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Legislative Assembly for the ACT: 2011 Week 06 Hansard (Thursday, 23 June 2011) . . Page.. 2342 ..

Scaffolding and Lifts Act and the Machinery Act as both will be redundant following the commencement of the new bill.

The bill includes transitioning aspects of the current territory regime to the new regime, including the Work Safety Council. Existing workplace arrangements including work safety representatives and work safety committees are transitioned to become health and safety representatives and health and safety committees when the new act commences. The bill also ensures that enforcement and compliance action such as prohibition notices issued before commencement will remain valid in the new regime.

I would like now to take the opportunity to outline the key changes for the territory. Firstly the bill will remove the concept of crown immunity from prosecution. This will mean that sanctions will apply to all ACT government agencies in respect of their duties at work, as applies to all other workers and organisations. The second key change is that the bringing of prosecutions under the Work Health and Safety Act will be limited to WorkSafe ACT.

Employer and employee organisations will no longer have the statutory right of prosecution, as they do now. Persons will, however, as has always been the case in the ACT, still retain the right to bring a common law prosecution if they are able to establish standing before a court. There will also be the ability for persons to seek a review of a decision by WorkSafe not to prosecute a serious offence. That review will be undertaken by the Director of Public Prosecutions.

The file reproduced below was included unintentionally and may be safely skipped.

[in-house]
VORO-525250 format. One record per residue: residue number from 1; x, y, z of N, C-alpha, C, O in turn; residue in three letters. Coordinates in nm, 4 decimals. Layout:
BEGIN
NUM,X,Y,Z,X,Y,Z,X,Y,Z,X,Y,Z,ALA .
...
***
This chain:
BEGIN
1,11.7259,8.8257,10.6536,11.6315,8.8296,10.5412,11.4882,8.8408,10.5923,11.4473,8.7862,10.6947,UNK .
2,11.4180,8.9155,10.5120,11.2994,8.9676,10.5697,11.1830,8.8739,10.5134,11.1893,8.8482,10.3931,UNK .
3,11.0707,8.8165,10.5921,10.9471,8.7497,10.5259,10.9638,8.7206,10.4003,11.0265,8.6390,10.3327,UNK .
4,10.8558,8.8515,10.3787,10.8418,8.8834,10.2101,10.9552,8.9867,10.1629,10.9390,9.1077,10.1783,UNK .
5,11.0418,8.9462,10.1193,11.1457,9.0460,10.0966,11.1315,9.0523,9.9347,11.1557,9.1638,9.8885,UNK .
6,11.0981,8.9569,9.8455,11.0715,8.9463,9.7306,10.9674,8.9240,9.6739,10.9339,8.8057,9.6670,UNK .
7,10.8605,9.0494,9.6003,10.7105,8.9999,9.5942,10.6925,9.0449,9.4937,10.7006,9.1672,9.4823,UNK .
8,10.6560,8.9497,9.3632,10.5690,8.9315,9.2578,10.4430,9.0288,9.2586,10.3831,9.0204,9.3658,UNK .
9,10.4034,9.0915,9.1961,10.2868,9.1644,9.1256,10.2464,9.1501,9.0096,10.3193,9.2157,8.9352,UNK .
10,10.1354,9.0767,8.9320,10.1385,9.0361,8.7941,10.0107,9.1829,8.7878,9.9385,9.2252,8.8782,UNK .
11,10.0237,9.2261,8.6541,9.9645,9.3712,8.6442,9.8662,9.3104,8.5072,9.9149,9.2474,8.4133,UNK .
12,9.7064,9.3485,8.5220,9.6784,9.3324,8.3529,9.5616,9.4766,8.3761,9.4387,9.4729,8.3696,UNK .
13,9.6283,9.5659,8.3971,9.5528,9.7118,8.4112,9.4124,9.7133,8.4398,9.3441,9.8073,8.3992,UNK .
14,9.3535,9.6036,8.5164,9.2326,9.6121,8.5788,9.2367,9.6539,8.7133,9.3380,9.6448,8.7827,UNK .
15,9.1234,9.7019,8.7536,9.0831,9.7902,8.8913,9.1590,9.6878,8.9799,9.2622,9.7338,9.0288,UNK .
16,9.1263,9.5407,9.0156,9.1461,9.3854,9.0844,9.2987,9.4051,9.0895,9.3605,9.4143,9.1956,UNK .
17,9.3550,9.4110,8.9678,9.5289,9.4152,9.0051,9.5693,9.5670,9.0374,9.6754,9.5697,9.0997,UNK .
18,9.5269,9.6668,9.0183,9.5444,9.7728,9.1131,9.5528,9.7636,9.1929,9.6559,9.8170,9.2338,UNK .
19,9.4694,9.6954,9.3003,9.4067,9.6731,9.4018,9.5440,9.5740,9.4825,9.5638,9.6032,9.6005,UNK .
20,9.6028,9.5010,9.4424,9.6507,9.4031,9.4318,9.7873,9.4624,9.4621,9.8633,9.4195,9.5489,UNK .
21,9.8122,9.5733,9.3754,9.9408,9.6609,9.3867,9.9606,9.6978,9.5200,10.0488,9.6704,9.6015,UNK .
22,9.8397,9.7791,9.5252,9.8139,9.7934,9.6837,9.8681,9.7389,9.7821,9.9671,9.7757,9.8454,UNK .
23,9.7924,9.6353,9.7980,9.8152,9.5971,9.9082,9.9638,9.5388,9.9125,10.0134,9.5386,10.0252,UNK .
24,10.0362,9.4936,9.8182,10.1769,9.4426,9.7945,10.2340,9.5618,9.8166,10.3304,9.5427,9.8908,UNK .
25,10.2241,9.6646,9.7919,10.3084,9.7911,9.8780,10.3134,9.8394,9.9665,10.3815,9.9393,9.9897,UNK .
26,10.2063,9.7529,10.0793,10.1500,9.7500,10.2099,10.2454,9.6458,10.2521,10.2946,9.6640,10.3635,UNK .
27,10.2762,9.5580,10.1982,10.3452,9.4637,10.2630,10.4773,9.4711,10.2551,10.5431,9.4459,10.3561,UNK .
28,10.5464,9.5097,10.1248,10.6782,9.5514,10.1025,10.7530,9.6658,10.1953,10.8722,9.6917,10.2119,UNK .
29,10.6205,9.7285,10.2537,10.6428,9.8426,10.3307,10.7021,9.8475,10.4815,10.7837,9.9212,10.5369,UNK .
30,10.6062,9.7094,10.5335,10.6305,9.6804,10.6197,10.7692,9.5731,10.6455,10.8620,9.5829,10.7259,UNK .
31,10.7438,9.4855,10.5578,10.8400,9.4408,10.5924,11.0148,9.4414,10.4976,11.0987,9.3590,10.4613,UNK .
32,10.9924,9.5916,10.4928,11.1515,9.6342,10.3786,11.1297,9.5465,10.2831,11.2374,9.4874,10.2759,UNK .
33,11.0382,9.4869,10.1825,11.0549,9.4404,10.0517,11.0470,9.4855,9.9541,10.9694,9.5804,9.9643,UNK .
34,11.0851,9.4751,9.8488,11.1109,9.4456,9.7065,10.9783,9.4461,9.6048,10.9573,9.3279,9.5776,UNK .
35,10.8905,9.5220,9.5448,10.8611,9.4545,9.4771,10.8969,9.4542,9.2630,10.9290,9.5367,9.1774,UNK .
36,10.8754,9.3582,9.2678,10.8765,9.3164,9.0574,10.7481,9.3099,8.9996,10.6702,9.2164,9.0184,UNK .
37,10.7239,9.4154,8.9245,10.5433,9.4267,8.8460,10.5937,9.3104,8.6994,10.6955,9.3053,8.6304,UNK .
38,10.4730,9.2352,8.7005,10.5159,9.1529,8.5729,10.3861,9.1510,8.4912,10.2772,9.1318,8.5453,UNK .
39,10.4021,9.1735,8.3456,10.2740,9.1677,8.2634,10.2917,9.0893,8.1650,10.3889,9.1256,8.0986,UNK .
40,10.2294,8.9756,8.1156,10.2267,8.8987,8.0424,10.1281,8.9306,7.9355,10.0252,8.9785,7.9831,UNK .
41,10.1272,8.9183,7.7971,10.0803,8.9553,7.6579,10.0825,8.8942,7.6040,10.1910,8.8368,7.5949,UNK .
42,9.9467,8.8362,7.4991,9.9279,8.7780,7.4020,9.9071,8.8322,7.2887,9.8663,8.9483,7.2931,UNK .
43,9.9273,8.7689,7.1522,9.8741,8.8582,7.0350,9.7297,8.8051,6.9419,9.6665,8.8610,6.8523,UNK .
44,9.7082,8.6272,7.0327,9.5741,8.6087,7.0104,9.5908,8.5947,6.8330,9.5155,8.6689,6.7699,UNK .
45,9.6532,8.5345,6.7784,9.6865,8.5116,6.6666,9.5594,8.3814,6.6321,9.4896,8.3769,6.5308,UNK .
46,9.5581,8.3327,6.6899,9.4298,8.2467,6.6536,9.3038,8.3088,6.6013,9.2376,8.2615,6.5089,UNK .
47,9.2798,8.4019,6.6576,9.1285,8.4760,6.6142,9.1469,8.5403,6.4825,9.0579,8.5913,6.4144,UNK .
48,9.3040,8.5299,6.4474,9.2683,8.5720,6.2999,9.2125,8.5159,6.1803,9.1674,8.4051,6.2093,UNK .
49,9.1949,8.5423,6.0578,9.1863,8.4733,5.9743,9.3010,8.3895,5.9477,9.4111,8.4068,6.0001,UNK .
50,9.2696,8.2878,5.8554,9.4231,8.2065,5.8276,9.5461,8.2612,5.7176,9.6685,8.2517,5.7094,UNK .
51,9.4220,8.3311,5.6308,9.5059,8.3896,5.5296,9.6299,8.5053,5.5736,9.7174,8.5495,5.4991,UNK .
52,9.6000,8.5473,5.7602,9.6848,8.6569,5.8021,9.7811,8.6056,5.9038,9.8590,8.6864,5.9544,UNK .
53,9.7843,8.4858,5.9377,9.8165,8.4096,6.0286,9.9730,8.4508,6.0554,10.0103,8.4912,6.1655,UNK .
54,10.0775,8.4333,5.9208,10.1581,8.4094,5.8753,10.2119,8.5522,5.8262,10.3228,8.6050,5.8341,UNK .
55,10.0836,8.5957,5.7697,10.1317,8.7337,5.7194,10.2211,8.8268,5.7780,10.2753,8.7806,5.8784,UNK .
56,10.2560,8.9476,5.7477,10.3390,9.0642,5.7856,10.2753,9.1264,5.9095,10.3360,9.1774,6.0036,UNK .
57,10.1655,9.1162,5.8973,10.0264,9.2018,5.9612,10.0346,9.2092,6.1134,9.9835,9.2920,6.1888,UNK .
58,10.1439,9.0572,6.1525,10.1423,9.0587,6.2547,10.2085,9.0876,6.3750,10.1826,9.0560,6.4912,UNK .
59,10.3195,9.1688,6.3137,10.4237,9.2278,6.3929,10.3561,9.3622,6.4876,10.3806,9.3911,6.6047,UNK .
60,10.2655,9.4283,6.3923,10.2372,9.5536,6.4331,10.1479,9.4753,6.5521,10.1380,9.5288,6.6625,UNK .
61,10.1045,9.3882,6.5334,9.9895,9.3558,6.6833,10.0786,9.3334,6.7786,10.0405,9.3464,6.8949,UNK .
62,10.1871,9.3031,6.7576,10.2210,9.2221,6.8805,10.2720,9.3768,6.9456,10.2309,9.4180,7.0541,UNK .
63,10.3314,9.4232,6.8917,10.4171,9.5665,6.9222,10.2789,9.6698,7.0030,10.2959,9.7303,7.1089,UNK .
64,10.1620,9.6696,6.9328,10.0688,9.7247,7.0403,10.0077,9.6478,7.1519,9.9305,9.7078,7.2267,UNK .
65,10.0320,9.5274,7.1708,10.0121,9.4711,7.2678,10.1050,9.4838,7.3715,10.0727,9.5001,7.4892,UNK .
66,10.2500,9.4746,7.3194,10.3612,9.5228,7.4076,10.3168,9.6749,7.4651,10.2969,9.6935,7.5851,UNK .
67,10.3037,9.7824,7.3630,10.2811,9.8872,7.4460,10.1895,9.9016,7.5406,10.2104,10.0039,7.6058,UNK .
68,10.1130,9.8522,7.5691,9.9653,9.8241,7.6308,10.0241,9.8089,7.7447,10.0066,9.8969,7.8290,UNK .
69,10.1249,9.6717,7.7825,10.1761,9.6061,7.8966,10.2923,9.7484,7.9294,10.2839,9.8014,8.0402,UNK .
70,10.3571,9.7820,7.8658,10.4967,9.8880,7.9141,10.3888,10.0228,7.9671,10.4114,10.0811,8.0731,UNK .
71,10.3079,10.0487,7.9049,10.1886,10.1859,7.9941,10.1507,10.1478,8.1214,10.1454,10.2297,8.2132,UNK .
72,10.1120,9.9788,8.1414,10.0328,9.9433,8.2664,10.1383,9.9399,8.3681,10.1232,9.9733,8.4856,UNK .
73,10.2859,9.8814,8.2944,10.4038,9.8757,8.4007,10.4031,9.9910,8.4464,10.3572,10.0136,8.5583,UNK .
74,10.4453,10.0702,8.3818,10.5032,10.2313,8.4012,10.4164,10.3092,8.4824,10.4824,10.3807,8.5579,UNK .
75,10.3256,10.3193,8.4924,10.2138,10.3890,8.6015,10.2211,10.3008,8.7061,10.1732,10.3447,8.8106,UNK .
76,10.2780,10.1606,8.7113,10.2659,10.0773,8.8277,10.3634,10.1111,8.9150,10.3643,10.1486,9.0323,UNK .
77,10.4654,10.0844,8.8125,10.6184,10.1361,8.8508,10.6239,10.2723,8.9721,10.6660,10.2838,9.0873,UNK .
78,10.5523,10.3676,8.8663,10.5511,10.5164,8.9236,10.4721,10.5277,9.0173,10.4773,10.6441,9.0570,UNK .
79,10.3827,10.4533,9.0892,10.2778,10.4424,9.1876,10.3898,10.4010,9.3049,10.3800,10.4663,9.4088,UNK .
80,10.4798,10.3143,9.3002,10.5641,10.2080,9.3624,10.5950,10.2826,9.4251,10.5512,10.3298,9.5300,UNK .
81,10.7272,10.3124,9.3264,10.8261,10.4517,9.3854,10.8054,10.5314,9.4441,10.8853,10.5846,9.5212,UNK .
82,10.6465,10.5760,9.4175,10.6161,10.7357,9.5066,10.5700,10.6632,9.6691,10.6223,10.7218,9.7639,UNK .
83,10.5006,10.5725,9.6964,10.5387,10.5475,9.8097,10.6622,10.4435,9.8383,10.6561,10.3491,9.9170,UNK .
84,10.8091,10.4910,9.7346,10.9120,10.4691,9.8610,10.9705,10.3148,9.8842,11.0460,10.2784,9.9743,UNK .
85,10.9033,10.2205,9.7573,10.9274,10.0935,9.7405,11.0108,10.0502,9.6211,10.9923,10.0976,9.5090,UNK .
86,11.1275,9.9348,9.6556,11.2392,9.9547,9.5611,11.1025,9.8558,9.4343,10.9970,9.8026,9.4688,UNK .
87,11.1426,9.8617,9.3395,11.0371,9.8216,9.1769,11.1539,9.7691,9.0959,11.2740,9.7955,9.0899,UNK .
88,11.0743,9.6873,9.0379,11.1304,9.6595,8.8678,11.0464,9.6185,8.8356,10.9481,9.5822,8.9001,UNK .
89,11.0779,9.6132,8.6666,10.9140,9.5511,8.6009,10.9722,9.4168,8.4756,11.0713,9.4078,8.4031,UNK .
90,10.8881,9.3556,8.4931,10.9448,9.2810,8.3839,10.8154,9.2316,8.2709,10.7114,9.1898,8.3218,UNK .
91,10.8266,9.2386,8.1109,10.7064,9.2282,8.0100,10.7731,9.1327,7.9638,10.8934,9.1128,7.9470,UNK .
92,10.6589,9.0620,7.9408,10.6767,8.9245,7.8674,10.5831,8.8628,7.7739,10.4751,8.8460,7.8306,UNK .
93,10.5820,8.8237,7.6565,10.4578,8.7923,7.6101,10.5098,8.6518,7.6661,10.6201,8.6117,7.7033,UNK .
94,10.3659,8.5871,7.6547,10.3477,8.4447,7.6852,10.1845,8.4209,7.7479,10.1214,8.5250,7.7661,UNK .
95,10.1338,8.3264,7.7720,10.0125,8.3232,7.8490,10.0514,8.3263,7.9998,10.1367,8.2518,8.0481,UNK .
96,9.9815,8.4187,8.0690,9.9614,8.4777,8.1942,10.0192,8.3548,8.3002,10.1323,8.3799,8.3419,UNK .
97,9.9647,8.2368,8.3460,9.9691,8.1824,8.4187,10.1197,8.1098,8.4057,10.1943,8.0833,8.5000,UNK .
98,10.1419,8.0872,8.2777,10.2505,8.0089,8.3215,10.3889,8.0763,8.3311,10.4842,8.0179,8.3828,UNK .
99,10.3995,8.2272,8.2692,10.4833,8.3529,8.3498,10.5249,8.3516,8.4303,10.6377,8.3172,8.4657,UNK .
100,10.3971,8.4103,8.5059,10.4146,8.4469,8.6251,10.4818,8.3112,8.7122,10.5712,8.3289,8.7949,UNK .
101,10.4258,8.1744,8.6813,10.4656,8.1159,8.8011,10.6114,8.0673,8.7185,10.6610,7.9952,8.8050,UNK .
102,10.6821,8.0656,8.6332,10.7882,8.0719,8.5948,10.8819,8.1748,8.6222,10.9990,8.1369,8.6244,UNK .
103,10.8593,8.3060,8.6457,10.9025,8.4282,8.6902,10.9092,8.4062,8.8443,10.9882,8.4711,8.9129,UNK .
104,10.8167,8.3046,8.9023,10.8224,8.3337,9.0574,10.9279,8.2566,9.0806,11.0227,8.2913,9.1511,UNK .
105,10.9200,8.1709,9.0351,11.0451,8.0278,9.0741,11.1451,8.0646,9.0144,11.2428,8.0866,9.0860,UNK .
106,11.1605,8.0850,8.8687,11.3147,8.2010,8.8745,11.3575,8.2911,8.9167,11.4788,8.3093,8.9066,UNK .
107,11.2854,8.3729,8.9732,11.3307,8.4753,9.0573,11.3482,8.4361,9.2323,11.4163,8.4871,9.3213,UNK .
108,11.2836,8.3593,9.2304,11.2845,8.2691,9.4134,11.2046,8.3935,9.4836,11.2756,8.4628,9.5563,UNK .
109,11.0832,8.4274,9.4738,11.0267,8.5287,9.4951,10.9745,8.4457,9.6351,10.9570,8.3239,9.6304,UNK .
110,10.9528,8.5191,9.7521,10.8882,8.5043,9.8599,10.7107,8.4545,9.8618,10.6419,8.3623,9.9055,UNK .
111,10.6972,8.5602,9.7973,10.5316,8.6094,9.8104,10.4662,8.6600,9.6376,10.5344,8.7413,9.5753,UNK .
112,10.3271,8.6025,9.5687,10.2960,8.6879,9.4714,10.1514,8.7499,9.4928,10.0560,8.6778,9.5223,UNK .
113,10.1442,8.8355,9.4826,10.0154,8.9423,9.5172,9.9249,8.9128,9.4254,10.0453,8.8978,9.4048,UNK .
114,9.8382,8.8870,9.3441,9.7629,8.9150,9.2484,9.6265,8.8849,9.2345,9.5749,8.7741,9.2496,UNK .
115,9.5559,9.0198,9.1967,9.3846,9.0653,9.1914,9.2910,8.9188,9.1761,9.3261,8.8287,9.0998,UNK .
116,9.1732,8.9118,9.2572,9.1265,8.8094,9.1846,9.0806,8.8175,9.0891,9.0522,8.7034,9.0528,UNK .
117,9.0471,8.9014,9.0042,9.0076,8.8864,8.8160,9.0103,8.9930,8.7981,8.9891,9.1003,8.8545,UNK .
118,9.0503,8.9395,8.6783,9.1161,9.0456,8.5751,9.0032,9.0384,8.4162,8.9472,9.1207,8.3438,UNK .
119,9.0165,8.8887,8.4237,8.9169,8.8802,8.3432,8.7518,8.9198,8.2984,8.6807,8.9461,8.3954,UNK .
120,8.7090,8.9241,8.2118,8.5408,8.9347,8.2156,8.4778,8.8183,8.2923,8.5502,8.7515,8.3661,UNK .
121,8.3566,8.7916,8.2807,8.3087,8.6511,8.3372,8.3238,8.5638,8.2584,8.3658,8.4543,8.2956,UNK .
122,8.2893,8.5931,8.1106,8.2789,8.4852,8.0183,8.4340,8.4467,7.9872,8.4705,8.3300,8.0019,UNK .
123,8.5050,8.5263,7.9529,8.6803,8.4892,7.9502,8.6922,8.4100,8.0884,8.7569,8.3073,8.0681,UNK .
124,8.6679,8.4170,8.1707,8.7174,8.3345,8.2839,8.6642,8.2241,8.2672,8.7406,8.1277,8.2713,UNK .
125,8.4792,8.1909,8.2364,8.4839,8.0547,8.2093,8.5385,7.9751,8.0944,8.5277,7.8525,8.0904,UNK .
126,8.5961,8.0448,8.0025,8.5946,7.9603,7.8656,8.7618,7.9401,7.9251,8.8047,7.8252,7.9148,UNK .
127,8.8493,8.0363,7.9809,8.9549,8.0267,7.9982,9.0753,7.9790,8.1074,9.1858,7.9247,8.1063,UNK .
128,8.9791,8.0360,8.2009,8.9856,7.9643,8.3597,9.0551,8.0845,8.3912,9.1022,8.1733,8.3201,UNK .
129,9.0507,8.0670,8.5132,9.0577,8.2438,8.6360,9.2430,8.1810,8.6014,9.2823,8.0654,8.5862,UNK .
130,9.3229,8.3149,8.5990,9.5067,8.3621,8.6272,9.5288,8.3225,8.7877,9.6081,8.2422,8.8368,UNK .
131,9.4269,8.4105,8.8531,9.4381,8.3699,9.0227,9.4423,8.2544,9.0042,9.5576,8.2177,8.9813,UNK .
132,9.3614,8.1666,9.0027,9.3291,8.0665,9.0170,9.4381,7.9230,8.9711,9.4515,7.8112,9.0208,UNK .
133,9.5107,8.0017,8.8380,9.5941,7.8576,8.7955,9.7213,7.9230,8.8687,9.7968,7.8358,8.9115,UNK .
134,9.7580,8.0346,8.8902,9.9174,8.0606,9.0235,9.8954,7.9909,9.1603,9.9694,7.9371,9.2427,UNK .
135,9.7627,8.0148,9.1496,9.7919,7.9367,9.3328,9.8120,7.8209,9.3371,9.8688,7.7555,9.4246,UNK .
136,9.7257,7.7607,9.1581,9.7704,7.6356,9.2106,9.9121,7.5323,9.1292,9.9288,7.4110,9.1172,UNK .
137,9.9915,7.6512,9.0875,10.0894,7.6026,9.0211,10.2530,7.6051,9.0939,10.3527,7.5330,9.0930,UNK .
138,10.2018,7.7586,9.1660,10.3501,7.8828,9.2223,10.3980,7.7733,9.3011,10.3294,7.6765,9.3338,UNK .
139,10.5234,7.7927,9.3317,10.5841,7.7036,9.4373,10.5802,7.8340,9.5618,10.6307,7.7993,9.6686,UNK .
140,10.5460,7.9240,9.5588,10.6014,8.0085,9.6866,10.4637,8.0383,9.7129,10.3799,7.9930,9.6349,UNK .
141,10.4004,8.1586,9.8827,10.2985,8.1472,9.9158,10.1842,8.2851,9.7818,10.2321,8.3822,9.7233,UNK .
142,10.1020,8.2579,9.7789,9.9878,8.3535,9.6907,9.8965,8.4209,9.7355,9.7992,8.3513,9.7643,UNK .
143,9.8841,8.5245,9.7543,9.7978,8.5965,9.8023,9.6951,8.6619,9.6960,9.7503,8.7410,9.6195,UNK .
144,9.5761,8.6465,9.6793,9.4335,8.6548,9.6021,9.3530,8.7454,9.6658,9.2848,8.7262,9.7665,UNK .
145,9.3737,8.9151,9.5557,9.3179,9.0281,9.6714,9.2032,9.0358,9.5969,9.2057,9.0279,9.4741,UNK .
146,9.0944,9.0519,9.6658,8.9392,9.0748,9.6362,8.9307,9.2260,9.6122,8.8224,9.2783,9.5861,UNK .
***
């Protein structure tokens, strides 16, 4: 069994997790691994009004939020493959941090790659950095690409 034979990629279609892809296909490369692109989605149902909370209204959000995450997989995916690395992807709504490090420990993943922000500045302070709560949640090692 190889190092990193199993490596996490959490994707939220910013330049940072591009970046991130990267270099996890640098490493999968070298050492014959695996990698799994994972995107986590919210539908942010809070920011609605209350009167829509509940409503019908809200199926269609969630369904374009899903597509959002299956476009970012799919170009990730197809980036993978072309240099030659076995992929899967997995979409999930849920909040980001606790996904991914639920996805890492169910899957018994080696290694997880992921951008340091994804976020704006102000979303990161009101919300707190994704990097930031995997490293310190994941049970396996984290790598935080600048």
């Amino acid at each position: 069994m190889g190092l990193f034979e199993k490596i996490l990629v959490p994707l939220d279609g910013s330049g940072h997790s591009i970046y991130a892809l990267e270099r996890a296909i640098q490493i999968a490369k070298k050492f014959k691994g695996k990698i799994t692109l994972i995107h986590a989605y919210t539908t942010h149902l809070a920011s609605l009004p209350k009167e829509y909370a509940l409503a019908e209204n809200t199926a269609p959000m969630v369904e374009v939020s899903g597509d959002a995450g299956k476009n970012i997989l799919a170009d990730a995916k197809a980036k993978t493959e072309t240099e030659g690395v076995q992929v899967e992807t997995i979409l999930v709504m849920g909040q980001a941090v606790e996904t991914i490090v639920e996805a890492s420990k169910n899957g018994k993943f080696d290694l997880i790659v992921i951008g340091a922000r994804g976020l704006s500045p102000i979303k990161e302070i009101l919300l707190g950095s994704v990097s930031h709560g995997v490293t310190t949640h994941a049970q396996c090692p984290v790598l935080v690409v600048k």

Another change to the territory is that the penalties available under the harmonised laws will be consistent across all jurisdictions. Under this bill, the maximum jail term will be five years, not seven years as is now the case. However, the financial penalties under this bill are significantly higher than what is now available in the territory, particularly where a duty holder has been reckless in not complying with their safety duties. Importantly, the industrial manslaughter provisions in the Crimes Act will remain unchanged. They are not affected by the introduction of this bill.

Lastly, the bill further clarifies the work safety duty of officers in both the public and private sectors. What this bill does is ensure that officers exercise due diligence as part of their company or organisation responsibilities, in turn ensuring the act is being complied with in their organisation.

As I have indicated, much of what is in this bill simply continues what the government introduced with the Work Safety Act. The concept that the central safety duty is owed to workers, as well as to other people at the workplace, remains. The importance of cooperation and consultation between employers and workers and the organisations representing them remain central to the bill. Protection of workers from discrimination or coercion if they raise work safety matters in a workplace remains. The notification requirement for serious incidents remains. The licensing of persons undertaking high-risk work remains.

The bill will make it simpler for businesses to ensure their workplace is safe while continuing to provide protection for their workers. The new, harmonised laws

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